We can pay 13 billion dollars for a aircraft carrier but we can't bother, we don't care to, keep our country beautiful for our grandchildren and their children. What happens when we run out of land for dumps? Is everyone going to be living in houses on old dump sites....breathing in methane gases for decades to come? It happened in San Pedro back in the 80's.....


It just might be the stupid way Ca. does is recycling. Other states give you cash, say a nickel or dime for your bottle or can. Not good ol' Peoples Republic of Kalifornia. In the PRK you have to weight out your stuff my type of plastic, removed tops etc. I don't beleive that the 30 cents I pay in CRV fees weighs out to 30 cents. PRK Dems just make things harder to do.


DL was talking about non-CRV plastics and other recyclables, not CRV plastic or aluminum. Those awful California Dems still pay for CRV. Really Dadof4?


Two points I'd like to make: 1. Think of how products were wrapped & reused in the 40's & 50"s and even the 60's. All beverages & liquids came in a glass container, you received your deposit back when you returned it and then the same bottle was reused. Thus no need to take it to a dump, you returned it from where you bought it.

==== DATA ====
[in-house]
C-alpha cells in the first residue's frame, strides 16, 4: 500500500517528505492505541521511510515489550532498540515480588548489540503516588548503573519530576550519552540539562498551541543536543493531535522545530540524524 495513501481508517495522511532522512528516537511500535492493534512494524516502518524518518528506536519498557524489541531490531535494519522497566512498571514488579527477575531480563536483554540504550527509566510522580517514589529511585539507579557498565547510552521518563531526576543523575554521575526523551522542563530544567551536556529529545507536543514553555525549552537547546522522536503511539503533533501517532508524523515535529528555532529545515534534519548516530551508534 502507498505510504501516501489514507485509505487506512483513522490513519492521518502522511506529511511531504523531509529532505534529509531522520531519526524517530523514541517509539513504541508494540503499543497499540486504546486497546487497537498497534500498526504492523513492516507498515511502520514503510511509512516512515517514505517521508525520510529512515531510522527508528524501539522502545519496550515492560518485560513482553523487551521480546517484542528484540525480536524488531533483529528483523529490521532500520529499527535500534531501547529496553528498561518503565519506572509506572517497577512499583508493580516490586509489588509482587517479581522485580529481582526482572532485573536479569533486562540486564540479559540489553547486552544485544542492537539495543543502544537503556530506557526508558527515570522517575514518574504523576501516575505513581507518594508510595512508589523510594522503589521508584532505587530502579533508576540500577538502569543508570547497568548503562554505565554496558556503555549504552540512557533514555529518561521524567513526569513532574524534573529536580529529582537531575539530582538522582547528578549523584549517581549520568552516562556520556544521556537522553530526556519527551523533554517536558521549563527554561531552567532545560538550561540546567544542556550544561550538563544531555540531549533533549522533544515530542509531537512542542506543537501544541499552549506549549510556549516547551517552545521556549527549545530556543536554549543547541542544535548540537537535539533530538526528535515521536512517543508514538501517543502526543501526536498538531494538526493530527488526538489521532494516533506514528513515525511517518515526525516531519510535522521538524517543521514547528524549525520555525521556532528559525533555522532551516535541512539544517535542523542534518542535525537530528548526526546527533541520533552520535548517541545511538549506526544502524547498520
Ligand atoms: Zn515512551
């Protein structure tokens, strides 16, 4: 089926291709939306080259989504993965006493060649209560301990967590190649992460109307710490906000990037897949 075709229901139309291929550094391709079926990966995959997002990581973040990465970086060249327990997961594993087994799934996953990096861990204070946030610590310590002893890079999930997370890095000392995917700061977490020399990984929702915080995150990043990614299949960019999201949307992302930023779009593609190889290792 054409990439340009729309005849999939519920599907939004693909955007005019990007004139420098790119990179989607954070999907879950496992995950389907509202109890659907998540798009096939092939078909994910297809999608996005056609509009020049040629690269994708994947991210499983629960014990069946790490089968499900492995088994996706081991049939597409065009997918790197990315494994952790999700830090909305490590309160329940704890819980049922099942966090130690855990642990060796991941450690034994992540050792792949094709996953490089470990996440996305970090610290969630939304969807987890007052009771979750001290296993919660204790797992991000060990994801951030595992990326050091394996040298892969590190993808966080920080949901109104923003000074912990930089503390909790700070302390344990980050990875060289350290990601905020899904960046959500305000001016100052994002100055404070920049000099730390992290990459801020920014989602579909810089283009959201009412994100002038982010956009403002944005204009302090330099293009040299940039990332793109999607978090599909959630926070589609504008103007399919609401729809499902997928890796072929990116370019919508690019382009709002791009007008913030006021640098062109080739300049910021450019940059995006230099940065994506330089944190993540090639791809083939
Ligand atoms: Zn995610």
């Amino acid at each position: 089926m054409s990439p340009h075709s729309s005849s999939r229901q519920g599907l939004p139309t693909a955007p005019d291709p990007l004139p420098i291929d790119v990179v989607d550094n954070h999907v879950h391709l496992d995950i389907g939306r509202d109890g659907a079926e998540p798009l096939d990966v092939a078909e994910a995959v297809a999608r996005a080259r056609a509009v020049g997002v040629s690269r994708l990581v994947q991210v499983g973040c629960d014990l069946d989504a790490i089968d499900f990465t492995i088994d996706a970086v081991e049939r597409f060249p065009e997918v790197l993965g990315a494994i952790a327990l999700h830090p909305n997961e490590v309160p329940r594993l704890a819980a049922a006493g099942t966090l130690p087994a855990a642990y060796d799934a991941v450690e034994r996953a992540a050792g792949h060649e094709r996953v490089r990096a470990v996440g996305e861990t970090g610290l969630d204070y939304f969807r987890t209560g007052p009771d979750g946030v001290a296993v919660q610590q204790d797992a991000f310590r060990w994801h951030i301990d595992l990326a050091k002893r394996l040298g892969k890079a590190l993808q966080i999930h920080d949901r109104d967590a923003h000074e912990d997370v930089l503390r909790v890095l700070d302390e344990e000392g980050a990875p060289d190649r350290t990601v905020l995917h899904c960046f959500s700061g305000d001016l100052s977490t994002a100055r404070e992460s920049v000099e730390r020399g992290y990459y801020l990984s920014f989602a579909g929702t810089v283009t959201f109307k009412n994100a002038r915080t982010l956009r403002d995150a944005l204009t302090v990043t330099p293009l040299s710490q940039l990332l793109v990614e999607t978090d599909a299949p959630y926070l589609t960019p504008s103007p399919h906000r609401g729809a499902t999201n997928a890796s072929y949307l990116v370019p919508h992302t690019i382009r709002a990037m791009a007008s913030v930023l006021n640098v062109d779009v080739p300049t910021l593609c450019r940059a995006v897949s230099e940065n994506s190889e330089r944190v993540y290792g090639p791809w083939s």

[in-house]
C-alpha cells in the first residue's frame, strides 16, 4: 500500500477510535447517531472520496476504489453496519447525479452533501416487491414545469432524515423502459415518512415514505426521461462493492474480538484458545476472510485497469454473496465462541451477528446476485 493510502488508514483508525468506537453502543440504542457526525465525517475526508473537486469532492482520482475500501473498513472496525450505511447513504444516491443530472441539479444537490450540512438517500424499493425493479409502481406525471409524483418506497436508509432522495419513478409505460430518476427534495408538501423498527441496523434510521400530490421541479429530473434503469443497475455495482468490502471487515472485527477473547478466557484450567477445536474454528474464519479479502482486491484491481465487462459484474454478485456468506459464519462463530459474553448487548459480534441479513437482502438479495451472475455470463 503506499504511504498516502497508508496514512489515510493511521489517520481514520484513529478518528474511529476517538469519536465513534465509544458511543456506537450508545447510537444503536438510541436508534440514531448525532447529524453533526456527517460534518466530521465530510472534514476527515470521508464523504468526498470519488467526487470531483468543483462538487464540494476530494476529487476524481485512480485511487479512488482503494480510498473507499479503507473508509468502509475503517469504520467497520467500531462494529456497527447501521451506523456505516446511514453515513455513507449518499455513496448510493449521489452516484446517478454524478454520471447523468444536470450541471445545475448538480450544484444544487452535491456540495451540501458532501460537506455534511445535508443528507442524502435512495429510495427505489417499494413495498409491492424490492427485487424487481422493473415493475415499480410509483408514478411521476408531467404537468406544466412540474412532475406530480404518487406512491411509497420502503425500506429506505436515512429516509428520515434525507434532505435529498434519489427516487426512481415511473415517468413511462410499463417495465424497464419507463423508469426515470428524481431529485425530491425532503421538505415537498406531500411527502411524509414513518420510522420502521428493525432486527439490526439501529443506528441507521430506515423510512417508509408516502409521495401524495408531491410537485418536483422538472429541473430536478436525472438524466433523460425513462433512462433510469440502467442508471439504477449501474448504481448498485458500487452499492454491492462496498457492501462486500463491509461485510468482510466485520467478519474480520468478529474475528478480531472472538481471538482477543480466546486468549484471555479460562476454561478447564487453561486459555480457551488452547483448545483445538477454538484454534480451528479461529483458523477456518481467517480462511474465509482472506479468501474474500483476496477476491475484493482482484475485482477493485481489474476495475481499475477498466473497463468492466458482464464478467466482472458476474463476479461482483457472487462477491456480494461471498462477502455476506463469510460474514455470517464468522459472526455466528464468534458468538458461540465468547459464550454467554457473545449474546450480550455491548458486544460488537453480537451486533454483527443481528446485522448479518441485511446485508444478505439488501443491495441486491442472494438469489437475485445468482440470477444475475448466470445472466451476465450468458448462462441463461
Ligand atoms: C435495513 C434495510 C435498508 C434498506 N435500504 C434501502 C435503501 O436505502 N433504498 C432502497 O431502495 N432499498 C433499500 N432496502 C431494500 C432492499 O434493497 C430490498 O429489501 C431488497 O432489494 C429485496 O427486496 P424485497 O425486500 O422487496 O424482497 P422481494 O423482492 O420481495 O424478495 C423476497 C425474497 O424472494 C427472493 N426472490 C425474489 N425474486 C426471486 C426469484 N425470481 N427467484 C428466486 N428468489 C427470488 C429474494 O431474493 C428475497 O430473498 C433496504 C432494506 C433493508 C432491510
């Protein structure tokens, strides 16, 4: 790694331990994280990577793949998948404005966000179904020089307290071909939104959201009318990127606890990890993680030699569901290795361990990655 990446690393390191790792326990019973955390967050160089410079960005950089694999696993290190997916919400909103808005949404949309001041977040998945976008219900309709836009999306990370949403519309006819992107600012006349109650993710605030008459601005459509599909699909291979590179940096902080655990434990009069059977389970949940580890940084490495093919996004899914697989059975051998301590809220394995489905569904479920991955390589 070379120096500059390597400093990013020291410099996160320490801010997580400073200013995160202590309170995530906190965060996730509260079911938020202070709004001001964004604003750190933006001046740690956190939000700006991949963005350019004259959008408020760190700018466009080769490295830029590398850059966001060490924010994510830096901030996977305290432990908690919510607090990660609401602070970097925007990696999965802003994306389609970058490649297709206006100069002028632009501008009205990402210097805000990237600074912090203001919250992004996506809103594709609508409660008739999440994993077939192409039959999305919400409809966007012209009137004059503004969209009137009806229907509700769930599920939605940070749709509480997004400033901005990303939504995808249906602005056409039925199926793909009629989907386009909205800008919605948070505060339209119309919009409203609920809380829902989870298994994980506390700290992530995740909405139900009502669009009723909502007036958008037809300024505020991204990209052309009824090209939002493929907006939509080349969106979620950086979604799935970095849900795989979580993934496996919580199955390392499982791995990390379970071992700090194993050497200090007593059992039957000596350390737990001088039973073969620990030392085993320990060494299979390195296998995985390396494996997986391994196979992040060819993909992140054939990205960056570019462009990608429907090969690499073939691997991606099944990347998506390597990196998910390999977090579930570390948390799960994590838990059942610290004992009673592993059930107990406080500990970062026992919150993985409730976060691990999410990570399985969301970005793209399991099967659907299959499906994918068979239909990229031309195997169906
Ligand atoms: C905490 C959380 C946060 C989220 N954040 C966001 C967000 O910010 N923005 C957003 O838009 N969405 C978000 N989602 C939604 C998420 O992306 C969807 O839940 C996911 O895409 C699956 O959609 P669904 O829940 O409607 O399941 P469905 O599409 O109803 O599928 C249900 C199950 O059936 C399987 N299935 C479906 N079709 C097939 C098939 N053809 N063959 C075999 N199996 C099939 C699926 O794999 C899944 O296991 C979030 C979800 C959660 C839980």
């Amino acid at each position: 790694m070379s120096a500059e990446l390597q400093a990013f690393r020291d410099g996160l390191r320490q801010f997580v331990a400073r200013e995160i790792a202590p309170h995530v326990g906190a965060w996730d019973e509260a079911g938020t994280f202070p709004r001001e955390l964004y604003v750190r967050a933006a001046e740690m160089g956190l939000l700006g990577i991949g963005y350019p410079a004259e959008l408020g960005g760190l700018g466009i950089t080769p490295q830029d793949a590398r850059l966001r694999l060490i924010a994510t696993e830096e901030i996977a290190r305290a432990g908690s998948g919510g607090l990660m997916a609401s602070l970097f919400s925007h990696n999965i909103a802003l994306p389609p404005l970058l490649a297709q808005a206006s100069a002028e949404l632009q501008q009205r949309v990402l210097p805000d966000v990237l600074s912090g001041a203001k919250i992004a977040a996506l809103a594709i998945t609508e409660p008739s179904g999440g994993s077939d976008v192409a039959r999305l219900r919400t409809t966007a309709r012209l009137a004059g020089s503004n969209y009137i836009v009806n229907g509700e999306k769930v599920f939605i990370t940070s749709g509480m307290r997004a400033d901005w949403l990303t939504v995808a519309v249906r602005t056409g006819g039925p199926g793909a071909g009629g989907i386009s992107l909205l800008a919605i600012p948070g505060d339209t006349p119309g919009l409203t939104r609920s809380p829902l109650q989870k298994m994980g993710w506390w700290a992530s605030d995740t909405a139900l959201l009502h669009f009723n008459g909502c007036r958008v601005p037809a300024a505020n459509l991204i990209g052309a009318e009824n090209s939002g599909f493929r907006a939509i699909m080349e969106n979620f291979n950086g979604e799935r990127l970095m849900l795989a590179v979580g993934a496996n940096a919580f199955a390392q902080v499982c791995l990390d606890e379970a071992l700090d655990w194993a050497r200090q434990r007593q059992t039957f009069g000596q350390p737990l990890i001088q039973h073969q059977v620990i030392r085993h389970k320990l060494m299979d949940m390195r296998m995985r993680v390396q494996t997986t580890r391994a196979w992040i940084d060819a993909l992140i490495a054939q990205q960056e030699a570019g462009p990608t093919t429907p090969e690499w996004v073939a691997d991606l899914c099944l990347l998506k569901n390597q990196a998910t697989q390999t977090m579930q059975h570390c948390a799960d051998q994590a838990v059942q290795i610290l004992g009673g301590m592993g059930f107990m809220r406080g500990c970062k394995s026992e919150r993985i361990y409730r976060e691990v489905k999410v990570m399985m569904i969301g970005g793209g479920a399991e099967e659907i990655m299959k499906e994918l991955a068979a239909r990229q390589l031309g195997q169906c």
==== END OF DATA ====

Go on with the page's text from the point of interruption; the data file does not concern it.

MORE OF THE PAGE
2. Come up with a way to create an industry to re-used the plastic in a different manner. I've been reusing bags that had been made from rice bags in Cambodia and have purchased waxed canvas bags 15 years ago that I still use. And I have several Chico bags of which one is in my purse. I end up stopping and buying something I hadn't planned on I pull the bag out of my purse. All bags are kept in the back of my Hybrid SUV so if I buy more than I took bags into the store for I have them just put it in the cart and bag it when I get back to the truck. If this country can go from the US Cav. on horses in 1939 with an army of 189,000 people to a super power in the world by 1945, then I think we're smart enough to fix this problem without shipping our trash around the world.